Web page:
“The 510(k) process lacks the legal basis to be a reliable premarket screen of the safety and effectiveness of moderate-risk Class II devices and cannot be transformed into one,” the Institute of Medicine, part of the National Academies of Sciences, Engineering and Medicine, said in a press release accompanying a 2011 report on problems with the 510(k) process.
Even then, the institute suggested replacing the 510(k) process with a system that could better gauge safety before putting medical devices on the market. But the ideas Gottlieb outlined on the FDA website this week appear to rely heavily on streamlining the 510(k) concept even further, while moving farther away from reliance on pre-market testing for medical devices. The commissioner argues that the process is showing signs of age.
“FDA’s regulatory process has remained largely unchanged since it was first implemented 40 years ago,” Gottlieb wrote. “As a consequence, there are an increasing number of cases where this basic framework isn’t well-suited to reflect the innovation that we see today in certain technologies, and how we must evaluate those technologies.”
Gottlieb called for incorporating FDA standards derived from the FDA Modernization Act of 1997 and the 21st Century Cures act of 2016 into a new model that would speed devices to market sooner.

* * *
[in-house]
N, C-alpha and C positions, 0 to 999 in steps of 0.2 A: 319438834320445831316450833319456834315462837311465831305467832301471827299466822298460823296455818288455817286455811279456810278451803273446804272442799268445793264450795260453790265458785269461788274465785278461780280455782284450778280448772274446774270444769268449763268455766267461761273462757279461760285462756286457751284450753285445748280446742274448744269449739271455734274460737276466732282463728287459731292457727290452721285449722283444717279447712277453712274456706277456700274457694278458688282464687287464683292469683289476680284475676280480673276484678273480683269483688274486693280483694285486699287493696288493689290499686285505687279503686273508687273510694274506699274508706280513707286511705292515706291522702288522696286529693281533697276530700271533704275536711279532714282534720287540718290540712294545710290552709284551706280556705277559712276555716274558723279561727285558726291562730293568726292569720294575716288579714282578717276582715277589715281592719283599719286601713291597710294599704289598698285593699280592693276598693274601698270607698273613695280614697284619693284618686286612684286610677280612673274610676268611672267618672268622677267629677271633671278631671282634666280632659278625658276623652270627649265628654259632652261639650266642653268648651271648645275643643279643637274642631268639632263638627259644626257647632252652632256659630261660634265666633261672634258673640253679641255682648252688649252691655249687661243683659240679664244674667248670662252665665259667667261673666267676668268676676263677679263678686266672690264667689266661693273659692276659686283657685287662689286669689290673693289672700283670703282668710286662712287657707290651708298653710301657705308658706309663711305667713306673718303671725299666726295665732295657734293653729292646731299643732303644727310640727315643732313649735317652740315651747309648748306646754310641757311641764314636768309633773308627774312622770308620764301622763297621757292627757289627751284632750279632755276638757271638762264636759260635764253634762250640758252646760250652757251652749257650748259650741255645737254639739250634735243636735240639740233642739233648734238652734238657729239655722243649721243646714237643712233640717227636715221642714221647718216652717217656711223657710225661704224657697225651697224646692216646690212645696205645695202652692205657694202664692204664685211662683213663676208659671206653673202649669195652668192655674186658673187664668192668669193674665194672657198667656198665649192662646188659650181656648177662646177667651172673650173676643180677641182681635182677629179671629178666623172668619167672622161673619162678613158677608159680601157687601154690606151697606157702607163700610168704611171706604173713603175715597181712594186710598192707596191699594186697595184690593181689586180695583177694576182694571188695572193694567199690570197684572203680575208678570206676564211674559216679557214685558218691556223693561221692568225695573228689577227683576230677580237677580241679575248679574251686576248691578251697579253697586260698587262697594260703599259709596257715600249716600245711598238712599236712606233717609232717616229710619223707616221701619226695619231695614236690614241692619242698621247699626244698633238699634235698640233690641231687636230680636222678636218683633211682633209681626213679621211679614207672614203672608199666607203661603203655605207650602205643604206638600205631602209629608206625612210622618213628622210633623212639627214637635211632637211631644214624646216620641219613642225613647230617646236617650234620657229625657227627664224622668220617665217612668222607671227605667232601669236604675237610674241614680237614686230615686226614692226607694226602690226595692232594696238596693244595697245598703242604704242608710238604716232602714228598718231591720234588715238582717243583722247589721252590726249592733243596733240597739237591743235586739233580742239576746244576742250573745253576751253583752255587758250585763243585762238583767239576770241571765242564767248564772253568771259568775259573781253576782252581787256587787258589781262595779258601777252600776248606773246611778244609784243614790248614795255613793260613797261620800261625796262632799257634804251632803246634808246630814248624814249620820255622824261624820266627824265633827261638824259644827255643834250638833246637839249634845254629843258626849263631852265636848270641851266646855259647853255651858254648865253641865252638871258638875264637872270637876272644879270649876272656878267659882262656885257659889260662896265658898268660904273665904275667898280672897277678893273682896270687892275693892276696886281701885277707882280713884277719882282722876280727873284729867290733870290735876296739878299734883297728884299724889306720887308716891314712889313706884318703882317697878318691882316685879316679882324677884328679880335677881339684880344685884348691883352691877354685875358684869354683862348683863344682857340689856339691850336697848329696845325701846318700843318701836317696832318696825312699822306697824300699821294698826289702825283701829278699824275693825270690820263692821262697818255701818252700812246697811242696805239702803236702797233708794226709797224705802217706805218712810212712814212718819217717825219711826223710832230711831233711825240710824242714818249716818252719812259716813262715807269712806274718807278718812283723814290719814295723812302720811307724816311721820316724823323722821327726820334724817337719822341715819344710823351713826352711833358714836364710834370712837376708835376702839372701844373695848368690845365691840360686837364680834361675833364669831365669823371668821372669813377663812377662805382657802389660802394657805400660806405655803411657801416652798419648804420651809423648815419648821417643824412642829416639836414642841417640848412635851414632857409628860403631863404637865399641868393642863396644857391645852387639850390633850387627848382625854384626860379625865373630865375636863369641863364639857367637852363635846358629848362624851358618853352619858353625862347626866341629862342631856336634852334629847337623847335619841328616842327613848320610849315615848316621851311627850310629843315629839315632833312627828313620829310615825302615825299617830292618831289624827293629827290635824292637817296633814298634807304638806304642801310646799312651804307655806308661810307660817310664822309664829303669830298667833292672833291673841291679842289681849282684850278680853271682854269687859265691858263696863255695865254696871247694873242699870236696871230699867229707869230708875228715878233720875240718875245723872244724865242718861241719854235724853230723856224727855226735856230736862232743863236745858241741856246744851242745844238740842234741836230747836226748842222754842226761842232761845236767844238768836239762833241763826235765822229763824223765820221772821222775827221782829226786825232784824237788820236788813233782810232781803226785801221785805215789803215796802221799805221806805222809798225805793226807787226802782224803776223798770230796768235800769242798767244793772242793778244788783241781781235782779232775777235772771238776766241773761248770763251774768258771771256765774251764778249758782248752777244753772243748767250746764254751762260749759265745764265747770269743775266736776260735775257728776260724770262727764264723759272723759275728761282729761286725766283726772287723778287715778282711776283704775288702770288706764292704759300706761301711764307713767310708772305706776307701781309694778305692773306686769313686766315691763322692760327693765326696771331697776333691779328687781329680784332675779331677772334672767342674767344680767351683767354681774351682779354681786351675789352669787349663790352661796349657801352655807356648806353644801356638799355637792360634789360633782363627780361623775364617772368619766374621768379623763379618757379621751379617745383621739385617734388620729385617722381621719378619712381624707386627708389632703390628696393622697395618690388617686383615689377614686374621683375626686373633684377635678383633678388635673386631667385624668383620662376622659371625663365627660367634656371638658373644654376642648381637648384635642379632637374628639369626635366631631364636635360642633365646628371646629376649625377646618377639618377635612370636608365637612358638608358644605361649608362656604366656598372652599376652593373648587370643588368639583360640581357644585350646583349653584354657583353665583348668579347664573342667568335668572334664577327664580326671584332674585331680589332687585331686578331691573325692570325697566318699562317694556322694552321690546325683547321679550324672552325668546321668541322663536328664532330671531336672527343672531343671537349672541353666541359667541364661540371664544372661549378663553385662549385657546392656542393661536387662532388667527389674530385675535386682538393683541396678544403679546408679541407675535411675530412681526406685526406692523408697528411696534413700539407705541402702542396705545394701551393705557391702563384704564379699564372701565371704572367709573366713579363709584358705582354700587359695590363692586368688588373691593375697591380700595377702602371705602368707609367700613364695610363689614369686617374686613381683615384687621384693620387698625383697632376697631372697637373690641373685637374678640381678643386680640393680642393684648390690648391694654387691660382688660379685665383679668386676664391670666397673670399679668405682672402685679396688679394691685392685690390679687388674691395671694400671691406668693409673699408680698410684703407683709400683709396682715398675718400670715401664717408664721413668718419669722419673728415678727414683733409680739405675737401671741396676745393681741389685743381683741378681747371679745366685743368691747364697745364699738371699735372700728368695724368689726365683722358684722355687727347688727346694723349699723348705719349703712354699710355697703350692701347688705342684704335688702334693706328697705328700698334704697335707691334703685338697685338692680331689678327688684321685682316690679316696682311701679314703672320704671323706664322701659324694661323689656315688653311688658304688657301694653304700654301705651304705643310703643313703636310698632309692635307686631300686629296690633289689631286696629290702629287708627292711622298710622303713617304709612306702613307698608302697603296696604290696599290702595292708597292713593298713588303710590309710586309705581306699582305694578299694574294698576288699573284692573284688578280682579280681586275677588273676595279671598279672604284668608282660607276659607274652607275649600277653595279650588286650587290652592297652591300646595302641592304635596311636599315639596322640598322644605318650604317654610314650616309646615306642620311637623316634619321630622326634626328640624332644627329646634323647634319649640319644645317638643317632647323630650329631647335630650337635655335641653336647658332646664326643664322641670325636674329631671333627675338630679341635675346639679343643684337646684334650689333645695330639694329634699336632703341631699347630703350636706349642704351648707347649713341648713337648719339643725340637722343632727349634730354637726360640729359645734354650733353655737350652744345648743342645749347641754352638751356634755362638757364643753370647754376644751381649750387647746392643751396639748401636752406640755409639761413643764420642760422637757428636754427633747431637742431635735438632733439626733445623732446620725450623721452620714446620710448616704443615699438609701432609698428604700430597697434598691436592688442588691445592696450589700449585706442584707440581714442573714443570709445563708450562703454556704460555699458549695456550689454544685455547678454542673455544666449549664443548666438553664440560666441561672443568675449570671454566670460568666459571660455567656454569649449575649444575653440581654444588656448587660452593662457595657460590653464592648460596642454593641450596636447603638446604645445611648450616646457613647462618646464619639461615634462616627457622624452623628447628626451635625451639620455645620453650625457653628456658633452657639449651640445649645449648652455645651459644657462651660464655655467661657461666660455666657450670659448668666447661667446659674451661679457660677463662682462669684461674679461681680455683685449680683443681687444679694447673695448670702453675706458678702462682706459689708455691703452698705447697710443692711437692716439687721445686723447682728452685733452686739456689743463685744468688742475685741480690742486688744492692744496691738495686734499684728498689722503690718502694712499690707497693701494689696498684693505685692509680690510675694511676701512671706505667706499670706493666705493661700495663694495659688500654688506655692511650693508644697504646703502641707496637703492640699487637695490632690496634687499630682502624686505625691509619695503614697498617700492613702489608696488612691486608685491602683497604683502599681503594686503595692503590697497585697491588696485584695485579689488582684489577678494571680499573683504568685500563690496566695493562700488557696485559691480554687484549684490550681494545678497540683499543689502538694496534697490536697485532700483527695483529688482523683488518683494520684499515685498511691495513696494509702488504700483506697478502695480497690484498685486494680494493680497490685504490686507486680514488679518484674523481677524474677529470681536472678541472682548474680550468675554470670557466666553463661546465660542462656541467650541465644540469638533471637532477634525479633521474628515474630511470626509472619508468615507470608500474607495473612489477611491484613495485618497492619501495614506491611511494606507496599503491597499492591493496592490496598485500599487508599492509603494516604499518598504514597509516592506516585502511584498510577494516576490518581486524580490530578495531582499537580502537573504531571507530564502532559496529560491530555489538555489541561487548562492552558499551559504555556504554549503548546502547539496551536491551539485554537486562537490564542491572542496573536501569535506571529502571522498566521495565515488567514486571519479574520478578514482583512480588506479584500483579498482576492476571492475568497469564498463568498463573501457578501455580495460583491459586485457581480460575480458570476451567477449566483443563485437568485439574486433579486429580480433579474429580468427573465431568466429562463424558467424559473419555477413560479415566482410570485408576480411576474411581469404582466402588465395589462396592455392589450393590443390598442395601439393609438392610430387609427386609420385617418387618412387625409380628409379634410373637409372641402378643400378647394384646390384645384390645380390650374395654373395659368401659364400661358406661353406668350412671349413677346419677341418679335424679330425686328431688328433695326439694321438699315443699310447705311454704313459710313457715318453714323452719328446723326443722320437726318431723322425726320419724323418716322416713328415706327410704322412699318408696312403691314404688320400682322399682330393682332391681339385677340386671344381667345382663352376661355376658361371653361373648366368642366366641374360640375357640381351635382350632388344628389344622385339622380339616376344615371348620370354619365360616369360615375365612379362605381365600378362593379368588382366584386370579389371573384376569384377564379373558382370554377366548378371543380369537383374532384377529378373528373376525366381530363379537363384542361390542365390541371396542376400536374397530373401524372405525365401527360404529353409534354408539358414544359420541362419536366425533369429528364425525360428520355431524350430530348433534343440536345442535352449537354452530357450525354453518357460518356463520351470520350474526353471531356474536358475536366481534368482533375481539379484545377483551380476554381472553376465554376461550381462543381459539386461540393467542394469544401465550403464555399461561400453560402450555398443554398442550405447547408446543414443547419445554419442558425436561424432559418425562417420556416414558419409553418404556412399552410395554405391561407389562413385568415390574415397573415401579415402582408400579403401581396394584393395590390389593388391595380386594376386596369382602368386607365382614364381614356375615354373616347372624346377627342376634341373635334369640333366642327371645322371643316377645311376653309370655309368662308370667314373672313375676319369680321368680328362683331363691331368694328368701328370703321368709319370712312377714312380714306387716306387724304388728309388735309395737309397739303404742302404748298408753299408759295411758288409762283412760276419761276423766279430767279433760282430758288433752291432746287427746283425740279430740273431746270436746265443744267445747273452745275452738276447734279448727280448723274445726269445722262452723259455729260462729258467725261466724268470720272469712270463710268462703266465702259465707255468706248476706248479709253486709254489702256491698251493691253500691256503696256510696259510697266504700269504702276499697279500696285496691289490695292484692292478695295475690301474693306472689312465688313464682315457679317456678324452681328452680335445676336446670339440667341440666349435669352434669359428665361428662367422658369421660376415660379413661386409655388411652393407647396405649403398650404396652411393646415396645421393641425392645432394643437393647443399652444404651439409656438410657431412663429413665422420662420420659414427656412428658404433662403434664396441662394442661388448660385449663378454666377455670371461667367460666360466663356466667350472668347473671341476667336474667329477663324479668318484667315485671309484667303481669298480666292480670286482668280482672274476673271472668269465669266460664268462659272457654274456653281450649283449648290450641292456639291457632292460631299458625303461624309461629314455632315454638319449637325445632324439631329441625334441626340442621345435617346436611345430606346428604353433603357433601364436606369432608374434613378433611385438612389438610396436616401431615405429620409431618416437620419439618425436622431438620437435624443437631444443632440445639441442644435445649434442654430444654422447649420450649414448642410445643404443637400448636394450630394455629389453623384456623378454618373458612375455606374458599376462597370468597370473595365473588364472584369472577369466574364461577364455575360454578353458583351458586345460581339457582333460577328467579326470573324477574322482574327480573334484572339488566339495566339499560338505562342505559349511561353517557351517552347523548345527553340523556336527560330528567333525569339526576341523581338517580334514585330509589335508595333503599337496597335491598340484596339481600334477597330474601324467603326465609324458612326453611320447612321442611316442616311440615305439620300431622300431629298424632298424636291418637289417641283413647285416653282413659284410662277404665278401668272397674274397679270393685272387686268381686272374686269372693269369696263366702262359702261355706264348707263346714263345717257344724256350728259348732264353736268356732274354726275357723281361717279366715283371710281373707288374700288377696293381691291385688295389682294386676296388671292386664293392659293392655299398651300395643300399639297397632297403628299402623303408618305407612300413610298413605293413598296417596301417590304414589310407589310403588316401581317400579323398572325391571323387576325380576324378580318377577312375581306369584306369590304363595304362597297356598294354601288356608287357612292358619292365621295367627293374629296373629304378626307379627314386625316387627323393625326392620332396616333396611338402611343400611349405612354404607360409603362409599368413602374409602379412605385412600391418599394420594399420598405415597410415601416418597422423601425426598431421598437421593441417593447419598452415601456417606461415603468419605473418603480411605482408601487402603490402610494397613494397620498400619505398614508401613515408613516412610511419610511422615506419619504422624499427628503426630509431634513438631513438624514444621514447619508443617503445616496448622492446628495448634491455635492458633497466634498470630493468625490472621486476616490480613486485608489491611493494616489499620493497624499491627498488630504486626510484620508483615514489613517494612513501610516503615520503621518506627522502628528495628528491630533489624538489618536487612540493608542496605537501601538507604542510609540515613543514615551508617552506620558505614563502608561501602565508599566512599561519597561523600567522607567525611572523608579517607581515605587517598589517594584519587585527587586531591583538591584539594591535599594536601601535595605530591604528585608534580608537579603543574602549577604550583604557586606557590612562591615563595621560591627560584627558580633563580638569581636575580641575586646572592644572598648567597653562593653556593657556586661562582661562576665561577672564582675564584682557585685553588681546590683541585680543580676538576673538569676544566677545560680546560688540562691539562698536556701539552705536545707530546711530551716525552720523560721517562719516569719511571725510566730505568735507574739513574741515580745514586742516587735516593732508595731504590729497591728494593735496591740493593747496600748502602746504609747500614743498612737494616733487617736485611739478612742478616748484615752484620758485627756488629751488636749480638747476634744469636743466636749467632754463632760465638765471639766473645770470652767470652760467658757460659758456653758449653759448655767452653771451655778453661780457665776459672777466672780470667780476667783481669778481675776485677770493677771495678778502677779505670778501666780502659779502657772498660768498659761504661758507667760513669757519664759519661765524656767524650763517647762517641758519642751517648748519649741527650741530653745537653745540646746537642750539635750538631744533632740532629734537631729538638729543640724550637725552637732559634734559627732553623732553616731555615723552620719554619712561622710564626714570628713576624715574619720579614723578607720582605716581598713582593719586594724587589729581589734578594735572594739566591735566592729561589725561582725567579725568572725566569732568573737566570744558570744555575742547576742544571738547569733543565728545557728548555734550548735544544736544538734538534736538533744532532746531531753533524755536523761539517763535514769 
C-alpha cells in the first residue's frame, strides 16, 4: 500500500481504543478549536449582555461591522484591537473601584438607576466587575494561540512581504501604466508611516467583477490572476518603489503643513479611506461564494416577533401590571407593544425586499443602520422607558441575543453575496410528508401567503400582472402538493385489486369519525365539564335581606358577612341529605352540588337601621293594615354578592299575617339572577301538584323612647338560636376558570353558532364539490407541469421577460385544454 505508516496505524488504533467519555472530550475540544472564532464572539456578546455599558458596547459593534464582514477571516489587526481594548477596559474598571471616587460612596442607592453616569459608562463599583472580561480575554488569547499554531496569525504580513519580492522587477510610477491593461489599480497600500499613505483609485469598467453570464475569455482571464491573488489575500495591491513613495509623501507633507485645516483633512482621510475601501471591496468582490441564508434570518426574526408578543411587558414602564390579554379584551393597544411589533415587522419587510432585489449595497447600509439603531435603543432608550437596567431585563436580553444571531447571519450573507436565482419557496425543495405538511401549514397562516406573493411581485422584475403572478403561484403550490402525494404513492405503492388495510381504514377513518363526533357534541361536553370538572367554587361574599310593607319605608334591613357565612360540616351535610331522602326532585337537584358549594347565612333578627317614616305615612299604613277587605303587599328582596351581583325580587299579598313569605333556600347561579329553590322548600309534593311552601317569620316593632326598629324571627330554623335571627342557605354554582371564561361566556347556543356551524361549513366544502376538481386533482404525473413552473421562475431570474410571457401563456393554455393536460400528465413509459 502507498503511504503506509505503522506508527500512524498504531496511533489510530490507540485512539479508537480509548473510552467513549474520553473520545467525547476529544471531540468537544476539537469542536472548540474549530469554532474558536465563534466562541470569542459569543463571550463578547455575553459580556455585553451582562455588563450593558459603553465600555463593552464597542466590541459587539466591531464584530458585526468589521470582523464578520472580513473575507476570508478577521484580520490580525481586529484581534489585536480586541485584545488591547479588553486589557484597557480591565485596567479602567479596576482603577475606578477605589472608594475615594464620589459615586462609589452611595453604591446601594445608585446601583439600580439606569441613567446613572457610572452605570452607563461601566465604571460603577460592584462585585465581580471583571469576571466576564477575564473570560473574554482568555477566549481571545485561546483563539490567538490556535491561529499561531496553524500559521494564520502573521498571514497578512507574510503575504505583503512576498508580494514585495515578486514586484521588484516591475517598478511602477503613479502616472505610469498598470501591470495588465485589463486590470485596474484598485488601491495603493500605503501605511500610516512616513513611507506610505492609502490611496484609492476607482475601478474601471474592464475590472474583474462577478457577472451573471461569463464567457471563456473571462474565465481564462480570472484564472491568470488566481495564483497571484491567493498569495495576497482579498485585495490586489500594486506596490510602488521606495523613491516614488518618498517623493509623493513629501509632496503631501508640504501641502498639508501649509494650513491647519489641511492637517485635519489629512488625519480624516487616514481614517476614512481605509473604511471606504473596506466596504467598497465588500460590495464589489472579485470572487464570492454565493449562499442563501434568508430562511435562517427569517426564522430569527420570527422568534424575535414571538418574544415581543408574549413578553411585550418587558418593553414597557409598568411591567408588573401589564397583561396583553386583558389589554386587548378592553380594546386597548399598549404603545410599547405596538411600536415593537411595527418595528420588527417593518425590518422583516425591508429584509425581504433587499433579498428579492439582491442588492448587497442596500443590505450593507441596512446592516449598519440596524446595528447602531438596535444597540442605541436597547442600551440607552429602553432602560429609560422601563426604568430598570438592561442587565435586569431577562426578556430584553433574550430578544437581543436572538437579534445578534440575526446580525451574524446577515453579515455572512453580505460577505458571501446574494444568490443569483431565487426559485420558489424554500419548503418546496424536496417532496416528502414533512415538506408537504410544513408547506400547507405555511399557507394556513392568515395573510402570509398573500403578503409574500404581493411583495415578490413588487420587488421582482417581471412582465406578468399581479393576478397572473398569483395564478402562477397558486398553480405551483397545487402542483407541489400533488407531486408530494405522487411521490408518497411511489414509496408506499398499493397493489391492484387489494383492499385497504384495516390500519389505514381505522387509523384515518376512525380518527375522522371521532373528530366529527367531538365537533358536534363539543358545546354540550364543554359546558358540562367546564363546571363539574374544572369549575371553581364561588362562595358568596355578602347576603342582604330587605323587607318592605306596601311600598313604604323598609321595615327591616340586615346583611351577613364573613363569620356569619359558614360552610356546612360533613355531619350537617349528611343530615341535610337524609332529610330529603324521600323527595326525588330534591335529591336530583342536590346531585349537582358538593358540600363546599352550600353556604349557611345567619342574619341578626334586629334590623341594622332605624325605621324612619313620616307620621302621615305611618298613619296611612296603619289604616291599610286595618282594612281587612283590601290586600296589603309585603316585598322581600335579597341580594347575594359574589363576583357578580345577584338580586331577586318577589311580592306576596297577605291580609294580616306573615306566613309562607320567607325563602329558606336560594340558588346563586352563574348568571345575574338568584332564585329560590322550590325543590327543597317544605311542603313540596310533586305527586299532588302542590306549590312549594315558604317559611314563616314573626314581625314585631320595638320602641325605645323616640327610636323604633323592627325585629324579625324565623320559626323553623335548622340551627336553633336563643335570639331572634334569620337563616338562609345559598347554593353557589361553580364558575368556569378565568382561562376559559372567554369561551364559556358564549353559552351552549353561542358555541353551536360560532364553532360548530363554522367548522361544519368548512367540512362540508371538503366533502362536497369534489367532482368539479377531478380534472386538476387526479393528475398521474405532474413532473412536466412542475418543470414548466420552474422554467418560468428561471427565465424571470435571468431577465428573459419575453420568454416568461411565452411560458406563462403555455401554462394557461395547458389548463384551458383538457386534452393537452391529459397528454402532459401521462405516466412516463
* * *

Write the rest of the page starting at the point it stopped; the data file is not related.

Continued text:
The plan could allow a new device on the market without having to compare it to a previously approved medical product, so long as it met certain other standards.
Under the FDA’s proposed framework, device manufacturers could demonstrate substantial equivalence by meeting safety and performance criteria through three pathways:
Gottlieb’s remarks came just days after a study in the UK medical journal BMJ took a critical look at how regulators missed problems with pelvic mesh.
Researchers at Oxford University said the FDA should have been alerted to “important differences in the technological characteristics of the mesh that should have negated the use of equivalence.”
The researchers found 61 brands of pelvic mesh had made it onto the market largely through the 510(k) process, without any evidence of clinical trials on the devices.
They also found that many of the devices gained FDA clearance by showing their products were substantially similar to mesh that has since been removed from the market. Some of those products were removed because of higher than expected complication rates in patients.
The FDA has since reclassified pelvic mesh as Class III devices, ineligible for the 510(k) approval process. But by the time the agency acted in 2016, thousands of American women had already suffered serious injuries from the devices. Roughly 100,000 lawsuits over pelvic mesh complications were filed in the U.S. alone.
The Oxford researchers found that pelvic mesh lawsuits outnumber reports of complications to the FDA by 25 to 1, suggesting the agency is receiving reports of only a small fraction of problems with the devices.